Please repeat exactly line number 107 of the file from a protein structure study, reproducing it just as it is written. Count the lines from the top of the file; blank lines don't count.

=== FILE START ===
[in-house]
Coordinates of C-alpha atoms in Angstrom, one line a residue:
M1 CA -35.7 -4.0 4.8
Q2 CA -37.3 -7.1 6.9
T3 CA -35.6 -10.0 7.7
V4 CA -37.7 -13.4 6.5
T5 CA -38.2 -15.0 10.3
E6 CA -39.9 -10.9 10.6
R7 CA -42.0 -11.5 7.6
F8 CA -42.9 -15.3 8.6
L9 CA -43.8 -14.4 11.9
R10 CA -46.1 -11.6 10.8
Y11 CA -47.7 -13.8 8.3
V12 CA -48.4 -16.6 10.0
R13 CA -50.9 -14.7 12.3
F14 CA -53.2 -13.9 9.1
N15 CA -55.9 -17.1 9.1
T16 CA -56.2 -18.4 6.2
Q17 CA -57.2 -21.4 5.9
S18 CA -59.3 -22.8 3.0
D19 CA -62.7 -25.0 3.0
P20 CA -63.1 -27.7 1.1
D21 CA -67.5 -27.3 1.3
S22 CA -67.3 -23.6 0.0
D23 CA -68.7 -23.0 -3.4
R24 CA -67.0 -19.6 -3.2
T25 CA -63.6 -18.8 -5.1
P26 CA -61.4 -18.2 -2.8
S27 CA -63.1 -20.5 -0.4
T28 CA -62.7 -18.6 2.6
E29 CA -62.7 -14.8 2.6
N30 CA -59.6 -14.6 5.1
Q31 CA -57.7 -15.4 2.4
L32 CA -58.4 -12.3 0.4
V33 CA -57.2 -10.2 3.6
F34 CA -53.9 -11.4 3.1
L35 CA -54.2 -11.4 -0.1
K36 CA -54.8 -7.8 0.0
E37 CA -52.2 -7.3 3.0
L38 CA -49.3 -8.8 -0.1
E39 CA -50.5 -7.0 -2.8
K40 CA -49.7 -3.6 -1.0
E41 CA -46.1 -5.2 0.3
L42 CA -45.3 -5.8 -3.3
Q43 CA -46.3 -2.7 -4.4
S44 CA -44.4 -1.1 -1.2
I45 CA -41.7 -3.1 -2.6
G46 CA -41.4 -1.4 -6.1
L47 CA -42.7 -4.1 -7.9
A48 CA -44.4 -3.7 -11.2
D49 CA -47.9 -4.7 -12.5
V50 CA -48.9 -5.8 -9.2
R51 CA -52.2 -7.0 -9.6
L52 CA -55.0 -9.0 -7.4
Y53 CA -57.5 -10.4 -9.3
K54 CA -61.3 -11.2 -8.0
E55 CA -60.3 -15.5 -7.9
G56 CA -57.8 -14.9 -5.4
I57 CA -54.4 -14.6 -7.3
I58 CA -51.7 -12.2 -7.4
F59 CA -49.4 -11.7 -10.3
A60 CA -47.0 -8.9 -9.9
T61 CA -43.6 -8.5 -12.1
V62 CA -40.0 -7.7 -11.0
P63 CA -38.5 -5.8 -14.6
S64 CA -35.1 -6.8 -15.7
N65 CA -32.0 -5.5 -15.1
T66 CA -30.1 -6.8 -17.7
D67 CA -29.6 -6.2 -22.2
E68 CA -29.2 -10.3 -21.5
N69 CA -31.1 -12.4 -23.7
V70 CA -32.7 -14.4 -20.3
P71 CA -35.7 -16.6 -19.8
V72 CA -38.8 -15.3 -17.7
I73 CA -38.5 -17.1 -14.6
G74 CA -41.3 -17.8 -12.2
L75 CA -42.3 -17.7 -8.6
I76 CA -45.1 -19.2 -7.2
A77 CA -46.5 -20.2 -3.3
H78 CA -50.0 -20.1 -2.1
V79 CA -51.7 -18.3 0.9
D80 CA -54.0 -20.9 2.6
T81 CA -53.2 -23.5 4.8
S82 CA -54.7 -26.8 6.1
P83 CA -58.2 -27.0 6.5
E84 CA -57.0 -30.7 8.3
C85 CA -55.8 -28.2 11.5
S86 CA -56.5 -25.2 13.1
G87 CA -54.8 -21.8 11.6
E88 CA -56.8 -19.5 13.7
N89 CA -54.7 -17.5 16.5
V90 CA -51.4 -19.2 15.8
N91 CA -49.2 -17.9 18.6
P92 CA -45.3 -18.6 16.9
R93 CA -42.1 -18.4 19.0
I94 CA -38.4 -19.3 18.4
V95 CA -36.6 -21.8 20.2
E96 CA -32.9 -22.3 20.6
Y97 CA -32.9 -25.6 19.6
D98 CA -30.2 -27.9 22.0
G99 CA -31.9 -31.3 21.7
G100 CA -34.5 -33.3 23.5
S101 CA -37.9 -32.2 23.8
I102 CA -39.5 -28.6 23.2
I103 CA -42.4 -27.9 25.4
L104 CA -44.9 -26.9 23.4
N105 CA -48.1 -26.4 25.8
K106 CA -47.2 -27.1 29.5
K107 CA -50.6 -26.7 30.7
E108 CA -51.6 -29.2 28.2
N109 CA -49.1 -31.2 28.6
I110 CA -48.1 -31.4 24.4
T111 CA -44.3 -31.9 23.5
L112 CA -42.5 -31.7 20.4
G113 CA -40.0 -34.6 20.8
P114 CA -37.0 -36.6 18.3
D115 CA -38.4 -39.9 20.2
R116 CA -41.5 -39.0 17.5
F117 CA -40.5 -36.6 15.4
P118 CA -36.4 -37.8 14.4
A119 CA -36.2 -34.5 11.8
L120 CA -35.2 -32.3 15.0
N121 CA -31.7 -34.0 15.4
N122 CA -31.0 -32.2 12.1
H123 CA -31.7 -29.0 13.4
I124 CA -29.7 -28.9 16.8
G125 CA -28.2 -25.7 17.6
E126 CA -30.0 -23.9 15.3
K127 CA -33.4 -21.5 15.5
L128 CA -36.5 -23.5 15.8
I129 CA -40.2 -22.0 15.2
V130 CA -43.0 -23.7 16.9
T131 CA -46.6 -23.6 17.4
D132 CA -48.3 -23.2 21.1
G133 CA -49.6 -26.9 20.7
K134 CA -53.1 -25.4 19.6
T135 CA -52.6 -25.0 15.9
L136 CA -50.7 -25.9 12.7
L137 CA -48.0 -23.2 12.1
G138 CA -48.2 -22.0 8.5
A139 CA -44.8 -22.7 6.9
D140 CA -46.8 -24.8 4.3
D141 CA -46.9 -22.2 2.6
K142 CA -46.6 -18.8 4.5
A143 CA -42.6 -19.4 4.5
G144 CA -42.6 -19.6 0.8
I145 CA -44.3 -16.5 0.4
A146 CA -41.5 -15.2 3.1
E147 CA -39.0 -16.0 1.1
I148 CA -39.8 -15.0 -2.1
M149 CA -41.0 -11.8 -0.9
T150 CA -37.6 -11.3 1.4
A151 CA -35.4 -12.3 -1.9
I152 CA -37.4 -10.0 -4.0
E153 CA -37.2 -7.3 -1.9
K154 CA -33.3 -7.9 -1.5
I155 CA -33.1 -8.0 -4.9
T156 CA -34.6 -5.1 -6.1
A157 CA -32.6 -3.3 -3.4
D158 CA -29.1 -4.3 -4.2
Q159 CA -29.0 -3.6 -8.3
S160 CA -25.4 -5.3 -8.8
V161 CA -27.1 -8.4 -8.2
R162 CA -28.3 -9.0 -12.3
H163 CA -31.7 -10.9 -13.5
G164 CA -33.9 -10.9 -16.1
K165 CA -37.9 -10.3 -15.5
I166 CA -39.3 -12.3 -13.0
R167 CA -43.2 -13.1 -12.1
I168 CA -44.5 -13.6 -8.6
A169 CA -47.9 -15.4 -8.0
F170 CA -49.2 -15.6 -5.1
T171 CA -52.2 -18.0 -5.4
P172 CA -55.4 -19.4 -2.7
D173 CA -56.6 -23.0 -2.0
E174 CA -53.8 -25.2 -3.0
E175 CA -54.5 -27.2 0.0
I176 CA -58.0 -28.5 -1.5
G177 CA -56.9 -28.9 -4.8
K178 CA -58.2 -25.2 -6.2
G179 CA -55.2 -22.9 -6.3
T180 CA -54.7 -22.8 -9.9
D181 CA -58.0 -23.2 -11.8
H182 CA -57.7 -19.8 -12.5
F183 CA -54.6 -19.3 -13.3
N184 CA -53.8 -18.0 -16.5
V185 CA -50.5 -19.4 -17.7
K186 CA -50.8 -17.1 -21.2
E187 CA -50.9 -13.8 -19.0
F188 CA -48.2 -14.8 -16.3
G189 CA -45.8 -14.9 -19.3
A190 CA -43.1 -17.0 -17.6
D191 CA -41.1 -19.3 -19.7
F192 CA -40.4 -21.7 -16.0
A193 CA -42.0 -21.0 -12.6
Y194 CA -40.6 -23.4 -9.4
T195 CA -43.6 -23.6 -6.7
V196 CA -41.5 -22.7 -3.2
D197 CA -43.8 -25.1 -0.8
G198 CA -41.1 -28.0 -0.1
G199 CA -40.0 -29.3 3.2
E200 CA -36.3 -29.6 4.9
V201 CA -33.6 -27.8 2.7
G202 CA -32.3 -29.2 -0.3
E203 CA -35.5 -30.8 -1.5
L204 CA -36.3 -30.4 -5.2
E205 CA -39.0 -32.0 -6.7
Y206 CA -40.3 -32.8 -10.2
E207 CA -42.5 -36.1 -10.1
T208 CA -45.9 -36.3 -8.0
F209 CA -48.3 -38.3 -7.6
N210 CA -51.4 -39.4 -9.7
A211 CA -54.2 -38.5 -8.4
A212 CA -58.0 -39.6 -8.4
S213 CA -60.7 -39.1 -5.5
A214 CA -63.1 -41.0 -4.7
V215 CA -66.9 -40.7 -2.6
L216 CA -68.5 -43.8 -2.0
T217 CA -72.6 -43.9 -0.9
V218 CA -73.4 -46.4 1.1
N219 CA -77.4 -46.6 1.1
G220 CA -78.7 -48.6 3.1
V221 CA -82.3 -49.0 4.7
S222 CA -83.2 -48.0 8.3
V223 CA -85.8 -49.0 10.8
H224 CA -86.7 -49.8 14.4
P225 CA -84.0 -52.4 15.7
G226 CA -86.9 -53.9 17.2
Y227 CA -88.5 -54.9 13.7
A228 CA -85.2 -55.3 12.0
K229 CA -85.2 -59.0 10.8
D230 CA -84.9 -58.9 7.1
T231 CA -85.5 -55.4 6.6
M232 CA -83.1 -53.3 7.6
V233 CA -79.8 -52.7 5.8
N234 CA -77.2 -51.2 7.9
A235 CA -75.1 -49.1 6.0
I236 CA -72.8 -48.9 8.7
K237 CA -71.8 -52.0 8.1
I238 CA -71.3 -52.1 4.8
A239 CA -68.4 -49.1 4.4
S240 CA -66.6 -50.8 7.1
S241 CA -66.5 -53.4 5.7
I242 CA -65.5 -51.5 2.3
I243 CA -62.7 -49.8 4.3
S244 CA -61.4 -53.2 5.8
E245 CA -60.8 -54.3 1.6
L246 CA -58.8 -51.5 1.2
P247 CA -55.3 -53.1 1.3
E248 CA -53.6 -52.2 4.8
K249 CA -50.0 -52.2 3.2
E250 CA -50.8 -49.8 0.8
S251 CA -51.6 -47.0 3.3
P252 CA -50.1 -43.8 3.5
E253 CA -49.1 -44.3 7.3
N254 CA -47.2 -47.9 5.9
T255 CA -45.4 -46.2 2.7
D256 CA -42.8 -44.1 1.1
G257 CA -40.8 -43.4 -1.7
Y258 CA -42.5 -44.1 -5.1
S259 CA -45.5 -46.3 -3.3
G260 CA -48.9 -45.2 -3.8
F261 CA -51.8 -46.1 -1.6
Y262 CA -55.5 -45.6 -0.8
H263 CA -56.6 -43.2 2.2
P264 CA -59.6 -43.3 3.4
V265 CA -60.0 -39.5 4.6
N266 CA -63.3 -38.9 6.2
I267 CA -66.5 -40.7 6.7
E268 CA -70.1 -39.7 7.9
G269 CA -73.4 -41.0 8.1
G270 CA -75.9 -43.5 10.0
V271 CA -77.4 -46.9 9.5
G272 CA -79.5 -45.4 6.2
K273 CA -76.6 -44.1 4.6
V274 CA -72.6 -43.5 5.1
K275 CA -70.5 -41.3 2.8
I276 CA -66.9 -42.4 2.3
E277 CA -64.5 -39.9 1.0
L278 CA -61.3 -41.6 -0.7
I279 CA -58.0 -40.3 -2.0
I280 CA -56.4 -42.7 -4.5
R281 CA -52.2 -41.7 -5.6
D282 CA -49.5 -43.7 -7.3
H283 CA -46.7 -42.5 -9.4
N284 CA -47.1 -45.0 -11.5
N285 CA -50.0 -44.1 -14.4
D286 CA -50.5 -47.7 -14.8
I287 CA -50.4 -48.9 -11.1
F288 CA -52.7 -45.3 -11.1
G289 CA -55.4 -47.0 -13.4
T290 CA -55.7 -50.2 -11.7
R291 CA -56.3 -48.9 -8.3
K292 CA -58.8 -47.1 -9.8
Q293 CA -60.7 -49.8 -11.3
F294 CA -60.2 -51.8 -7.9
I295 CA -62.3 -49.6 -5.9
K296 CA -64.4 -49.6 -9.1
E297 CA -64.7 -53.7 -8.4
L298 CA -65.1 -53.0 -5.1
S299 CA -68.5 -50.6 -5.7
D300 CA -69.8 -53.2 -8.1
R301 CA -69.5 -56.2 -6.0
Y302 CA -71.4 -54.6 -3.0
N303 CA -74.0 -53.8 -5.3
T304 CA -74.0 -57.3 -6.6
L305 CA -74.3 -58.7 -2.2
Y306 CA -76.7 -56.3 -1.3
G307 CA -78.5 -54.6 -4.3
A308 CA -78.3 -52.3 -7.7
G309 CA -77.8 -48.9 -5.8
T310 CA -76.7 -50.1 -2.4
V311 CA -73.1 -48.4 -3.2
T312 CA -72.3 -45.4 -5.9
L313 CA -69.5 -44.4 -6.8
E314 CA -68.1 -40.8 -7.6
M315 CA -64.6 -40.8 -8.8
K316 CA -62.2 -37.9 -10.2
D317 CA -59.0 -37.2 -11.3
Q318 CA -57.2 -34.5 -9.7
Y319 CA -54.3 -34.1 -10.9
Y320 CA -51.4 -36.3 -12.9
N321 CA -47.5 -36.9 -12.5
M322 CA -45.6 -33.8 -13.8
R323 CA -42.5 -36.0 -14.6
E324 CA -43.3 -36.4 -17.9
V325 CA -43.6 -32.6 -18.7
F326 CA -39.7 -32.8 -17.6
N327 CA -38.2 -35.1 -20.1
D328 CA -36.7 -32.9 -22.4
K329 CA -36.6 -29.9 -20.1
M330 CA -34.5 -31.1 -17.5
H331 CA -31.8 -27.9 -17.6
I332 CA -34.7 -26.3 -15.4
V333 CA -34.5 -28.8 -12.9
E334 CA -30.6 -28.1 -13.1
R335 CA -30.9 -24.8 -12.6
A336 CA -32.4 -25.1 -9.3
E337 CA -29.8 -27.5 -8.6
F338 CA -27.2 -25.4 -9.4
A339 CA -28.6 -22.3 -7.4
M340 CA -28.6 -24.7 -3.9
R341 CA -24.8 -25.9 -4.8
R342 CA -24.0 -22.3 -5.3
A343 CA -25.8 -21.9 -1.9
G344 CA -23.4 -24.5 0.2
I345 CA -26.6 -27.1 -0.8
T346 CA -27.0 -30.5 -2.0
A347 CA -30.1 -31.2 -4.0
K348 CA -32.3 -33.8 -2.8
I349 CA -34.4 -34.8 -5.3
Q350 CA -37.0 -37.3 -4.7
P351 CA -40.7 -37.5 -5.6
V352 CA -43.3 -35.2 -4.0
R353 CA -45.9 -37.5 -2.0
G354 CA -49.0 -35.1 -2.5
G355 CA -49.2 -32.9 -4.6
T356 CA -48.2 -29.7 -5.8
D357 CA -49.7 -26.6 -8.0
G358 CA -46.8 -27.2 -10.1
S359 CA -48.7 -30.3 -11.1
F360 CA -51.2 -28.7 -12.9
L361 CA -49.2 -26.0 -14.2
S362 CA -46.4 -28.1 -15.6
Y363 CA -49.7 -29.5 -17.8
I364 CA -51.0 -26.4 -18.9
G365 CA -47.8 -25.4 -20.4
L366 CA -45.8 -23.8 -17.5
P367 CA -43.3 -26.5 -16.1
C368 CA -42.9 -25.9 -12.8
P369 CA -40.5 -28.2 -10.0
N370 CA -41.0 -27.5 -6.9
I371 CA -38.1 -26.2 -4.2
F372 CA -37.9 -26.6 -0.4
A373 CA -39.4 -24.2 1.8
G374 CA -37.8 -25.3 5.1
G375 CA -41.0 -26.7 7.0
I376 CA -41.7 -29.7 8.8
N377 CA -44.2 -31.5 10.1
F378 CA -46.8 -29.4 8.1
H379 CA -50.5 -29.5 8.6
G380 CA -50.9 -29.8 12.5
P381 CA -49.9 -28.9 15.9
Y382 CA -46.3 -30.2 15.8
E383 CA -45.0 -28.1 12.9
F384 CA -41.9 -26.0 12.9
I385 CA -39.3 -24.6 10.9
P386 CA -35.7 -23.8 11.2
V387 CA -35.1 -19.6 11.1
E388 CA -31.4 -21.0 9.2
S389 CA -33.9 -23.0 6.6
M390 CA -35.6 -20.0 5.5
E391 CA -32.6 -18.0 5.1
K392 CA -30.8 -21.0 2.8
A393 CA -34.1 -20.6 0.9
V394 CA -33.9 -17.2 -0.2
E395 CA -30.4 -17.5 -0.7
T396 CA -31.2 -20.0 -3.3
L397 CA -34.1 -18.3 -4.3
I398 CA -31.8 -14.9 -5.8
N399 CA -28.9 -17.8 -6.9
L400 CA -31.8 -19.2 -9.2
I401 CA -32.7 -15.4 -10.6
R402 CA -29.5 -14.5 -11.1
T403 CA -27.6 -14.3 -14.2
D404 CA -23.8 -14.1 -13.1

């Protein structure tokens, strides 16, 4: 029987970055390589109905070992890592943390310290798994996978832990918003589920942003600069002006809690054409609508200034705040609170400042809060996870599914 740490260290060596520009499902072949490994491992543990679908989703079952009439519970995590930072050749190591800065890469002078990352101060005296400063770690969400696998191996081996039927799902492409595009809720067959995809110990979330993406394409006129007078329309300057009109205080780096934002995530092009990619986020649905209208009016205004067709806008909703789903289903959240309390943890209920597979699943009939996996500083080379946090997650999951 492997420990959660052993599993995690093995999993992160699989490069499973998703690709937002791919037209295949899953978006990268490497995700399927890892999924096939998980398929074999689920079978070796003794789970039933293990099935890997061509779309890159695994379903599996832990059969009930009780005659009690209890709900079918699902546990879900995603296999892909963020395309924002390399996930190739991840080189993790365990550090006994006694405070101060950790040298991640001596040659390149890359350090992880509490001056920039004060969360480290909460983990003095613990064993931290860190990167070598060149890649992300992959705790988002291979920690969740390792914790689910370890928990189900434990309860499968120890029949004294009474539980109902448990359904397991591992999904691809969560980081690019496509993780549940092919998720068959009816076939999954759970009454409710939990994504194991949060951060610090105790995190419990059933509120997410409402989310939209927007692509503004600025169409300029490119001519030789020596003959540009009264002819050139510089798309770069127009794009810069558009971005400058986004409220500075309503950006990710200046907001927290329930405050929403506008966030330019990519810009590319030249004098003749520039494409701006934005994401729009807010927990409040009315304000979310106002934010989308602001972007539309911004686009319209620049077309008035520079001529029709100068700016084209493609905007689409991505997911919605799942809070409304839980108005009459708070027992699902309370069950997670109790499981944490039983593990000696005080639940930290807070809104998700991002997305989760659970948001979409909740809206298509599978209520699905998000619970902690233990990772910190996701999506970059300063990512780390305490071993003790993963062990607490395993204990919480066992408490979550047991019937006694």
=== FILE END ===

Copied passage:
N105 CA -48.1 -26.4 25.8